google book search, info from the source

James Jacobs — the guy from diglet who had been writing to Google to try to get “find in a library” added to ALL Google Book Search results — went to see Daniel Clancy, the Engineering Director for the Google Book Search Project speak at Stanford. While the talk wasn’t to librarians and wasn’t really about the social implications of the book search, James did learn a few things.

- Clancy mentioned that Google was NOT going for archival quality (indeed COULD not) in their scans and were ok with skipped pages, missing content and less than perfect OCR — he mentioned that the OCR process AVERAGED one word error per page of every book scanned
– about 70% of the book project use was coming from India.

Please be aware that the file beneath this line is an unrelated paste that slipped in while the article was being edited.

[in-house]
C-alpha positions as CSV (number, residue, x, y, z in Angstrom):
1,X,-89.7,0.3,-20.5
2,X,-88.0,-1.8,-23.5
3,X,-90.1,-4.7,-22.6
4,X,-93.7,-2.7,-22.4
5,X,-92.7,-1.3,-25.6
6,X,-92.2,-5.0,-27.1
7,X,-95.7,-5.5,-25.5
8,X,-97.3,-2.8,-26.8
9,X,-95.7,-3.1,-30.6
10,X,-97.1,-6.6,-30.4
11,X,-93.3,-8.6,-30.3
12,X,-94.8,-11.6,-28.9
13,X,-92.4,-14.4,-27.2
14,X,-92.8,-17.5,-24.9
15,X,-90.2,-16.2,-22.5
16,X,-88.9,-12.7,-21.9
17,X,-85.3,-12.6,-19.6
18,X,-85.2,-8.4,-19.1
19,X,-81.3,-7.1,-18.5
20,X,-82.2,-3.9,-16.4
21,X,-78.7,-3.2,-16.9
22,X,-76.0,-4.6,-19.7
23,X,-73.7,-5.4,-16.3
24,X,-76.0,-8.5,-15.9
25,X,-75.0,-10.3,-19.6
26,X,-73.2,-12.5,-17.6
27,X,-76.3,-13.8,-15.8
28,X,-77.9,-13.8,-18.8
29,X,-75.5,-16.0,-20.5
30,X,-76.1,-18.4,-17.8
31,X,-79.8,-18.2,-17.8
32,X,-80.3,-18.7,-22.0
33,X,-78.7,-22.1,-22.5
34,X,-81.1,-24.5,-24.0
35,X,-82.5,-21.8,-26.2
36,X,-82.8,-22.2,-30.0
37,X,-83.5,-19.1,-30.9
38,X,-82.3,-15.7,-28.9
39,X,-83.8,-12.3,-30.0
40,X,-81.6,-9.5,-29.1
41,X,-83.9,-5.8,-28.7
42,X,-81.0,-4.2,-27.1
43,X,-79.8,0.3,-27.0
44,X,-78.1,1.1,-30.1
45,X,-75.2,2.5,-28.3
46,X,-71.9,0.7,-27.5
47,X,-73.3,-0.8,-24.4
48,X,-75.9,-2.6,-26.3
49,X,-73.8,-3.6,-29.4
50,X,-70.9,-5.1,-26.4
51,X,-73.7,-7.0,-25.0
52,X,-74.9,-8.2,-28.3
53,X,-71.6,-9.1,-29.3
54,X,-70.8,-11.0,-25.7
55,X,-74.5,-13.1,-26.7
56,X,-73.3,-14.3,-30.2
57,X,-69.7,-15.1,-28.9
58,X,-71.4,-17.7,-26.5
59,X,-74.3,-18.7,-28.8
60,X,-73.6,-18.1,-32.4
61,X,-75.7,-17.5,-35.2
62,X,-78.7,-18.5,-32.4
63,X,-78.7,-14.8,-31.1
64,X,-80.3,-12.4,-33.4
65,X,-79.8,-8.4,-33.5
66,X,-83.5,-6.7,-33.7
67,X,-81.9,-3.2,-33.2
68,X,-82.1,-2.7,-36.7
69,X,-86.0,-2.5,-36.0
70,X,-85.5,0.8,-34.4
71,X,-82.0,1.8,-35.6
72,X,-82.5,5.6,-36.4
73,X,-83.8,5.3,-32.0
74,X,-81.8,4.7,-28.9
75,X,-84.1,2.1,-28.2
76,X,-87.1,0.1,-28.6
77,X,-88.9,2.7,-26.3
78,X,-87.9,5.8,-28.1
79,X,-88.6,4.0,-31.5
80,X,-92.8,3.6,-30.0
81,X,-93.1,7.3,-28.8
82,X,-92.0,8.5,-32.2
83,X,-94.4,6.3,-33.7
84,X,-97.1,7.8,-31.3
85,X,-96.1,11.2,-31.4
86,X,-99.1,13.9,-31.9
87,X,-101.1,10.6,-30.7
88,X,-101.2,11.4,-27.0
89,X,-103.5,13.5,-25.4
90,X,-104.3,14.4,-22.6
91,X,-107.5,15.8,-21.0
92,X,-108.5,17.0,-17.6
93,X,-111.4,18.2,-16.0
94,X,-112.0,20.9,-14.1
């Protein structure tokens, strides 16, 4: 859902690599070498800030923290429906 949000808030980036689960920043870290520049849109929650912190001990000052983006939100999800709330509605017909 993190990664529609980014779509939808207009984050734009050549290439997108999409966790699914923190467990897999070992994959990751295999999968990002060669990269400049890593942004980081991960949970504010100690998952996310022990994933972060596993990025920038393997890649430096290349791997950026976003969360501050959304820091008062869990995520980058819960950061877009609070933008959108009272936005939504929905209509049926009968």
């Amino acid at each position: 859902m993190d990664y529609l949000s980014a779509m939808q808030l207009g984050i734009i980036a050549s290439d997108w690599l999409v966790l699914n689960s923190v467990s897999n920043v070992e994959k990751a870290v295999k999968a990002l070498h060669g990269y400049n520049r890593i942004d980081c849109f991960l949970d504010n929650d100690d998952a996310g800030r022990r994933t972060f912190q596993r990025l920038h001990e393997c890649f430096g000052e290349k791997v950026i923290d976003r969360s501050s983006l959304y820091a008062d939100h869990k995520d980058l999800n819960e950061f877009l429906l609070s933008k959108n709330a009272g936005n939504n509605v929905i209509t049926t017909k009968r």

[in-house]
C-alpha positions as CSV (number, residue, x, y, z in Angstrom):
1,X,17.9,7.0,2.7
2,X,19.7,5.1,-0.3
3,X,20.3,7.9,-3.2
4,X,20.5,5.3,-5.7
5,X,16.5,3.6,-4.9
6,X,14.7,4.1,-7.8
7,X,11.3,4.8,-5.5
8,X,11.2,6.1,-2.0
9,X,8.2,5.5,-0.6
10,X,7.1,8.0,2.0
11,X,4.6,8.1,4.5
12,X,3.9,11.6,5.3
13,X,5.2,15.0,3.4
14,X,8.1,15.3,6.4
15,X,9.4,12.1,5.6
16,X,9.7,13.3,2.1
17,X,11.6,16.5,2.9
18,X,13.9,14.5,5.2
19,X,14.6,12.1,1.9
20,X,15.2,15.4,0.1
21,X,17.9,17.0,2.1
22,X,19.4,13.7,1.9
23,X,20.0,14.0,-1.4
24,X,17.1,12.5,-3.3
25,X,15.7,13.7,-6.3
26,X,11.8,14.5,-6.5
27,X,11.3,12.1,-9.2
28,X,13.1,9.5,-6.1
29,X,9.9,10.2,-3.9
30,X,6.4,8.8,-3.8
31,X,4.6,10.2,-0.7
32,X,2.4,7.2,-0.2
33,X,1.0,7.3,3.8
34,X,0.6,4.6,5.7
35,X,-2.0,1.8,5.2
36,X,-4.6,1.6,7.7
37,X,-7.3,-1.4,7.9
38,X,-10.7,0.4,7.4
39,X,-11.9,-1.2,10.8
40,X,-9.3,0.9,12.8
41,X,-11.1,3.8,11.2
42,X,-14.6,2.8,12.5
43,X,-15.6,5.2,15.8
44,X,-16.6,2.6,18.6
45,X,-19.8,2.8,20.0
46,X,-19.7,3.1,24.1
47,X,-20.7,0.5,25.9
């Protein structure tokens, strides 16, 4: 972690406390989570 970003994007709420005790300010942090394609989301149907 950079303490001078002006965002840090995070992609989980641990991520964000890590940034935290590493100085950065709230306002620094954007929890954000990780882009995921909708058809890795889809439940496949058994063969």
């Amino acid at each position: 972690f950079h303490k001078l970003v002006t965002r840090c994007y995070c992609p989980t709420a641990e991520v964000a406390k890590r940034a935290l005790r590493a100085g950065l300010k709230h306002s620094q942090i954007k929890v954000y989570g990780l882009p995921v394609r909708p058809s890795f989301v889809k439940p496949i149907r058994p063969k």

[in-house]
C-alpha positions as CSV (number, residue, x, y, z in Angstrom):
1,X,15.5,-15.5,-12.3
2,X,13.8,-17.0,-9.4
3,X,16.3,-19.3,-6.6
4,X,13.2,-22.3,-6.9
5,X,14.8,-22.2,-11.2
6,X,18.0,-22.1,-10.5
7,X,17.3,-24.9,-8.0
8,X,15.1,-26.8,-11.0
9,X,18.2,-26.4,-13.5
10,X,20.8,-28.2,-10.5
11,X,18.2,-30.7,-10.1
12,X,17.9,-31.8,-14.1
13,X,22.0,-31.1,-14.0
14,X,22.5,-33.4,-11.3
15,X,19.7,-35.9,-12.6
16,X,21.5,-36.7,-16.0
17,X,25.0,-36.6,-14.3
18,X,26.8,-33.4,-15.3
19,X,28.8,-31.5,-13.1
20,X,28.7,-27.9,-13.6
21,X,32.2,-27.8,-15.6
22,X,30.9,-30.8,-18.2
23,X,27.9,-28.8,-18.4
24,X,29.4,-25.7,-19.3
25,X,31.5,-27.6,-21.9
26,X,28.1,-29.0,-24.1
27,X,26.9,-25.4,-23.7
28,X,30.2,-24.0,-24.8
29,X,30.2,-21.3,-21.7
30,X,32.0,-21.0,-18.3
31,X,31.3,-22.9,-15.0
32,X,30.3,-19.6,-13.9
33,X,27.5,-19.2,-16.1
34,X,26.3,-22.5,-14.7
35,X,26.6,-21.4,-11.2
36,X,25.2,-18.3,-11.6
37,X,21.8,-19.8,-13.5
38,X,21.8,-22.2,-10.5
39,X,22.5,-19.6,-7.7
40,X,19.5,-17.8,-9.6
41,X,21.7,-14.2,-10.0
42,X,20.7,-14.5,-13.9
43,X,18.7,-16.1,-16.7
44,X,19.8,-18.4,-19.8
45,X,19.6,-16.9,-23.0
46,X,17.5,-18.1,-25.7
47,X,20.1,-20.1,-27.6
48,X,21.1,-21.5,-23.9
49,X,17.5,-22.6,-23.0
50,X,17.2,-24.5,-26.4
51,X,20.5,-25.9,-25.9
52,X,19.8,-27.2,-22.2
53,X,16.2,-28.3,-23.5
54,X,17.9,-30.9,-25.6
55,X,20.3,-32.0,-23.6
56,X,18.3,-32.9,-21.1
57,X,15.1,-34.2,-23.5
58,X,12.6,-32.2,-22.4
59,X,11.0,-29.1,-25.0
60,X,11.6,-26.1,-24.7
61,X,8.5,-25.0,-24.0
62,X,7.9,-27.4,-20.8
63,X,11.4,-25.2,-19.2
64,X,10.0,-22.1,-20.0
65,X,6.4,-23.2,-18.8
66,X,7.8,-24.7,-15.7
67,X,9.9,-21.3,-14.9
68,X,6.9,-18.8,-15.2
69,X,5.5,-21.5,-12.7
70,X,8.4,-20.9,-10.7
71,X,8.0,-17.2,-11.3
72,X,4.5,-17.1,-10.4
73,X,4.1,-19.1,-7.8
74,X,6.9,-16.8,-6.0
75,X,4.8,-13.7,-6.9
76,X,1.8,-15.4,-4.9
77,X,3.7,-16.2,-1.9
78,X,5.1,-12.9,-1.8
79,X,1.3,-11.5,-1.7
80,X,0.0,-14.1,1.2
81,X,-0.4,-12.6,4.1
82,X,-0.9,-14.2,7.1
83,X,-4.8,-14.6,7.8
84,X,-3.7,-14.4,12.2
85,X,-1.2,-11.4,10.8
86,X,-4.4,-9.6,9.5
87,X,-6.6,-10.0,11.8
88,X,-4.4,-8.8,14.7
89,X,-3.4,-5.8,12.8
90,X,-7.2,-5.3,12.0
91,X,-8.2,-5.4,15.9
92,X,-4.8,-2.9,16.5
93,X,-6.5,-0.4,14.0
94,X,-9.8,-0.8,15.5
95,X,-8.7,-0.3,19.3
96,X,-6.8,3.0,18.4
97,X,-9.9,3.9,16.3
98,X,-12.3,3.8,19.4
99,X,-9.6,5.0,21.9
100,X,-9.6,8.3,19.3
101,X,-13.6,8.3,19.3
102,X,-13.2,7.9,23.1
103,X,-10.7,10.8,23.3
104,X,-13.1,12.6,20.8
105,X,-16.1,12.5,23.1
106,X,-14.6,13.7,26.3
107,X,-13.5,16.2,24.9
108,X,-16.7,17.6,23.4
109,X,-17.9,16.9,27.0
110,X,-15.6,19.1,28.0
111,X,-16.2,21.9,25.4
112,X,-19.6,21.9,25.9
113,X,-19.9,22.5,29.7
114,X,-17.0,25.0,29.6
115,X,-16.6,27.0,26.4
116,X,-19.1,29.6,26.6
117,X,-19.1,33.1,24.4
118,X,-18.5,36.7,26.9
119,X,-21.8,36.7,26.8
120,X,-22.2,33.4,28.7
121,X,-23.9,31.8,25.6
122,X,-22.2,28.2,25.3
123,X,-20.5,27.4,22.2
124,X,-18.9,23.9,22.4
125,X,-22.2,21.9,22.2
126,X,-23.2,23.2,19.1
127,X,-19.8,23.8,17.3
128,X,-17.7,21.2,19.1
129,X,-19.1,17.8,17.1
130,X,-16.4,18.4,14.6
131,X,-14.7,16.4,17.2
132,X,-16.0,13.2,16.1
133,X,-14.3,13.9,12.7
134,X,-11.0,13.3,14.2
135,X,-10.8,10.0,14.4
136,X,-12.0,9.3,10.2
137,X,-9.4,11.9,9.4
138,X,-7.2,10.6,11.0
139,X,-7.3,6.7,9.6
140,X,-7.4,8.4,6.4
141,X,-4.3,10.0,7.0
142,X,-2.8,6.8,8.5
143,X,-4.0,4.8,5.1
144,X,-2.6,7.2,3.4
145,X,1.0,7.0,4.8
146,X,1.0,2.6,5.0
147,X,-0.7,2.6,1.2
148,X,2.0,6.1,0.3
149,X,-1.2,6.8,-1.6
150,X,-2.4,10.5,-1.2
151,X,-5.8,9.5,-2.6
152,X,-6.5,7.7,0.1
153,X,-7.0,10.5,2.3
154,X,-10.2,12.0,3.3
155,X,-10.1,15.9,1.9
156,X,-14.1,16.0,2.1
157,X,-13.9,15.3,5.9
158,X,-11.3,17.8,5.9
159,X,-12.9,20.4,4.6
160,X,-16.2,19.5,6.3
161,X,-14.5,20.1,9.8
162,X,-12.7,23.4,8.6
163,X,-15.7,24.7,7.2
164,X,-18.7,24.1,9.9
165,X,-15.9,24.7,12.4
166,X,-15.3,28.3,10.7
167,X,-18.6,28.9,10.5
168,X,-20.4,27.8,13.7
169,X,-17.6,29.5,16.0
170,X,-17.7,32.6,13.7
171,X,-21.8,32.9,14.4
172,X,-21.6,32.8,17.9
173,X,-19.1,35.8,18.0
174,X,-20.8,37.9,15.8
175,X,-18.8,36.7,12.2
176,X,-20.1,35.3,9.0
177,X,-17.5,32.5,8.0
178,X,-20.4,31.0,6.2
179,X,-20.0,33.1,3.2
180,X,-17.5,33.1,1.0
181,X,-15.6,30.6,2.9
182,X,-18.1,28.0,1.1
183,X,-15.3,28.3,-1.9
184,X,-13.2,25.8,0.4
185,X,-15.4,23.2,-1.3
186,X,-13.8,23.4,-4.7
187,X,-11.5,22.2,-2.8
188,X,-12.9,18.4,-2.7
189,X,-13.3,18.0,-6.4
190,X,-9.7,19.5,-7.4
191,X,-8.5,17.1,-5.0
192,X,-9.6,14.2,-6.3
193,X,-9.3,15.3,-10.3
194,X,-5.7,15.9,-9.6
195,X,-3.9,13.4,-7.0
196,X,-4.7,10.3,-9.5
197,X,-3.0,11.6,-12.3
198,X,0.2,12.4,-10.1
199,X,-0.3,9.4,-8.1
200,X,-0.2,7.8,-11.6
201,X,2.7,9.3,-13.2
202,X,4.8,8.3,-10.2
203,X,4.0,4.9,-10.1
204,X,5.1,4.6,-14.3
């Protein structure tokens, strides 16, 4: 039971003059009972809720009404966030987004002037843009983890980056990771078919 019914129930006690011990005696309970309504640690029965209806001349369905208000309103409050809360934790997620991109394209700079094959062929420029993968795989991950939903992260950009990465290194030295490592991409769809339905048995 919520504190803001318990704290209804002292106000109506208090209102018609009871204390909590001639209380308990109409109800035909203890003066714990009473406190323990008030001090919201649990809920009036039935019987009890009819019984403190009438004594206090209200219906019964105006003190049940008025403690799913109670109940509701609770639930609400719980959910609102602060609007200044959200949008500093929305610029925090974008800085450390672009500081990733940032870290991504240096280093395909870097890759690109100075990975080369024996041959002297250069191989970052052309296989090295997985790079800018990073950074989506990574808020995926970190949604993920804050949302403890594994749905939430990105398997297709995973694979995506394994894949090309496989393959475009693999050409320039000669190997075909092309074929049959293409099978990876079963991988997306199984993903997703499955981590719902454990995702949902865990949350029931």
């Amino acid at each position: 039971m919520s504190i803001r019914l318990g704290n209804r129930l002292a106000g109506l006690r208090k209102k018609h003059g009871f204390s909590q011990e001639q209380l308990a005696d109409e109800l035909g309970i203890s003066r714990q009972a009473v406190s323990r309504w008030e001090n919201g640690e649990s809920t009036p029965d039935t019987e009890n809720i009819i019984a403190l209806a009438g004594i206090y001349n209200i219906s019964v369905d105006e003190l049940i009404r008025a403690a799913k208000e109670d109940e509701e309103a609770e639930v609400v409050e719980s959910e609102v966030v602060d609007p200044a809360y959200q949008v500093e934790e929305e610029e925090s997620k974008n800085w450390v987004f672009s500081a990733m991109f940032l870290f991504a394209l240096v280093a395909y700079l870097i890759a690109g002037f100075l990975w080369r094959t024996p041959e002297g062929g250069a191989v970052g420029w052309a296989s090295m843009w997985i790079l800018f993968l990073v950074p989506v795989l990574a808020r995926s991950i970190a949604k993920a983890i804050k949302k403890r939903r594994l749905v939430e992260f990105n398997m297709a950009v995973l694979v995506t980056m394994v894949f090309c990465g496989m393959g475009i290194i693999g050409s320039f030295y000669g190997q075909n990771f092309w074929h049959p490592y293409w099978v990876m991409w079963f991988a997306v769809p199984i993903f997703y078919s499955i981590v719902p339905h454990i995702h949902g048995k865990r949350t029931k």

- 92% of the world’s books are not generating revenues for copyright holders or publishers

If Googl Book Search really interests you, you might also like to read The Google Library Project: Both Sides of the Story [pdf, today's library link o' the day] which discusses some of the misinformation and lawsuits surrounding the Google Library porject and comes down on the side of Google’s fair use position.

find in a library?

How come only some books in the Google Book Search have “find in a library” links next to them? Diglet asks, and gets an answer, sort of a lame one if you ask me. update: Kevin mentioned in the comments that it would be great to see this for all books in Google Books. I went to bed thinking “Oh yeah, I should look into that….” and while I was sleeping, Superpatron, aka Ed Vielmetti solved the crime, er problem, and created a Greasemonkey script (a plug-in that you can run with Firefox) that does this for Ann Arbor and can be modified for any library.